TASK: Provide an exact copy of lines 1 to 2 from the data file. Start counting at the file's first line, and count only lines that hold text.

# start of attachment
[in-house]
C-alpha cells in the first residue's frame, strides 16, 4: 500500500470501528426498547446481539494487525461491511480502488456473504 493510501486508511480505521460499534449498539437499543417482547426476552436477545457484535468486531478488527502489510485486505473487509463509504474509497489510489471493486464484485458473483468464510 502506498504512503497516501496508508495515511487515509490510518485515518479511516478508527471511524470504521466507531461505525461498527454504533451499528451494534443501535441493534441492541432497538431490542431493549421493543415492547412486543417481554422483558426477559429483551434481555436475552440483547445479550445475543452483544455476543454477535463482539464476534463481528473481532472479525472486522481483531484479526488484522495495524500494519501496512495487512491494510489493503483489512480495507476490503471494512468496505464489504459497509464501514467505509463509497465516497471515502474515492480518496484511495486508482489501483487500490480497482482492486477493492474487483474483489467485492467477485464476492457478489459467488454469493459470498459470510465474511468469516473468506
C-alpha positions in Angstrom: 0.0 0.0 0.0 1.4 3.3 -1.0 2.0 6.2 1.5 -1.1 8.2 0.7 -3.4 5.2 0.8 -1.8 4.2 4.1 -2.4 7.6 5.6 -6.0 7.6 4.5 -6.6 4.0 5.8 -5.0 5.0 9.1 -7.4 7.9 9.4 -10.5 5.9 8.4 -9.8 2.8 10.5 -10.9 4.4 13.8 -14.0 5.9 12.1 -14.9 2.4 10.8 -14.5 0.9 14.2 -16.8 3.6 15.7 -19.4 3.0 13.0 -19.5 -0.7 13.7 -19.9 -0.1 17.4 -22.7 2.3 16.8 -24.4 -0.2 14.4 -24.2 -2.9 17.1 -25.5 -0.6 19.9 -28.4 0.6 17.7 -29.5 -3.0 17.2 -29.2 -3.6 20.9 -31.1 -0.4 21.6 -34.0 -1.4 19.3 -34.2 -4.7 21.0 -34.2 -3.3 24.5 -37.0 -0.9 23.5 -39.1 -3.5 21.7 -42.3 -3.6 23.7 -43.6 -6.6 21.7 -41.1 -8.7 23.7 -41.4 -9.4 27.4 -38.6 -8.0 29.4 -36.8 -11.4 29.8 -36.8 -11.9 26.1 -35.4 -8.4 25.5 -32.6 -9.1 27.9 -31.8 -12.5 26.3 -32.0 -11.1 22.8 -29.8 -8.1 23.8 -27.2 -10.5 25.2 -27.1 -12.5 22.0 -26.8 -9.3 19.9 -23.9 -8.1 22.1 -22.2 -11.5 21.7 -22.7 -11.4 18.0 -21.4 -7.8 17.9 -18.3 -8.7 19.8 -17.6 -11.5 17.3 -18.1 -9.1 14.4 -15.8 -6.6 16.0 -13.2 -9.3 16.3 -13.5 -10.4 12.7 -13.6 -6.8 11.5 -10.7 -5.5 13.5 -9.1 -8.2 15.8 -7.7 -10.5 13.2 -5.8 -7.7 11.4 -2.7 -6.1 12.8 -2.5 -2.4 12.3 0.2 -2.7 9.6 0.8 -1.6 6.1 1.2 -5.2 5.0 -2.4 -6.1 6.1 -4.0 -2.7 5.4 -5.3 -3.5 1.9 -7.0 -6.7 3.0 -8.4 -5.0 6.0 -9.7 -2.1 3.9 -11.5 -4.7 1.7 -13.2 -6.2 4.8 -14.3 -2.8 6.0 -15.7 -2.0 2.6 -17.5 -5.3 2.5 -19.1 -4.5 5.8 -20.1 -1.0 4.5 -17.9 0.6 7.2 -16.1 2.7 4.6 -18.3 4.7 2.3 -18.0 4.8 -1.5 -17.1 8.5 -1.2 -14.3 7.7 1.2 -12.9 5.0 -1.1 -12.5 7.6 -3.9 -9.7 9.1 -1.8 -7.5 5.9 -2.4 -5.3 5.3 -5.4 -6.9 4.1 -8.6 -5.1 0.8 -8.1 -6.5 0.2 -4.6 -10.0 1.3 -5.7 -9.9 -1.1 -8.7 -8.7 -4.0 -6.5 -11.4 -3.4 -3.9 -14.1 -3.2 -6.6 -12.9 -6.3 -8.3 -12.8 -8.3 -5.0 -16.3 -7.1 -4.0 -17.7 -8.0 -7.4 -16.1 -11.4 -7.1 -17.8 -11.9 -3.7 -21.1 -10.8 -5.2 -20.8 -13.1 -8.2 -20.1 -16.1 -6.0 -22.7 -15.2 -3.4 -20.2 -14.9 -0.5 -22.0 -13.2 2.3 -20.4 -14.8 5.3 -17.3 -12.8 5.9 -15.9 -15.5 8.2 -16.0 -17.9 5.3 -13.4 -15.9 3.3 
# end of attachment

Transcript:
[in-house]
C-alpha cells in the first residue's frame, strides 16, 4: 500500500470501528426498547446481539494487525461491511480502488456473504 493510501486508511480505521460499534449498539437499543417482547426476552436477545457484535468486531478488527502489510485486505473487509463509504474509497489510489471493486464484485458473483468464510 502506498504512503497516501496508508495515511487515509490510518485515518479511516478508527471511524470504521466507531461505525461498527454504533451499528451494534443501535441493534441492541432497538431490542431493549421493543415492547412486543417481554422483558426477559429483551434481555436475552440483547445479550445475543452483544455476543454477535463482539464476534463481528473481532472479525472486522481483531484479526488484522495495524500494519501496512495487512491494510489493503483489512480495507476490503471494512468496505464489504459497509464501514467505509463509497465516497471515502474515492480518496484511495486508482489501483487500490480497482482492486477493492474487483474483489467485492467477485464476492457478489459467488454469493459470498459470510465474511468469516473468506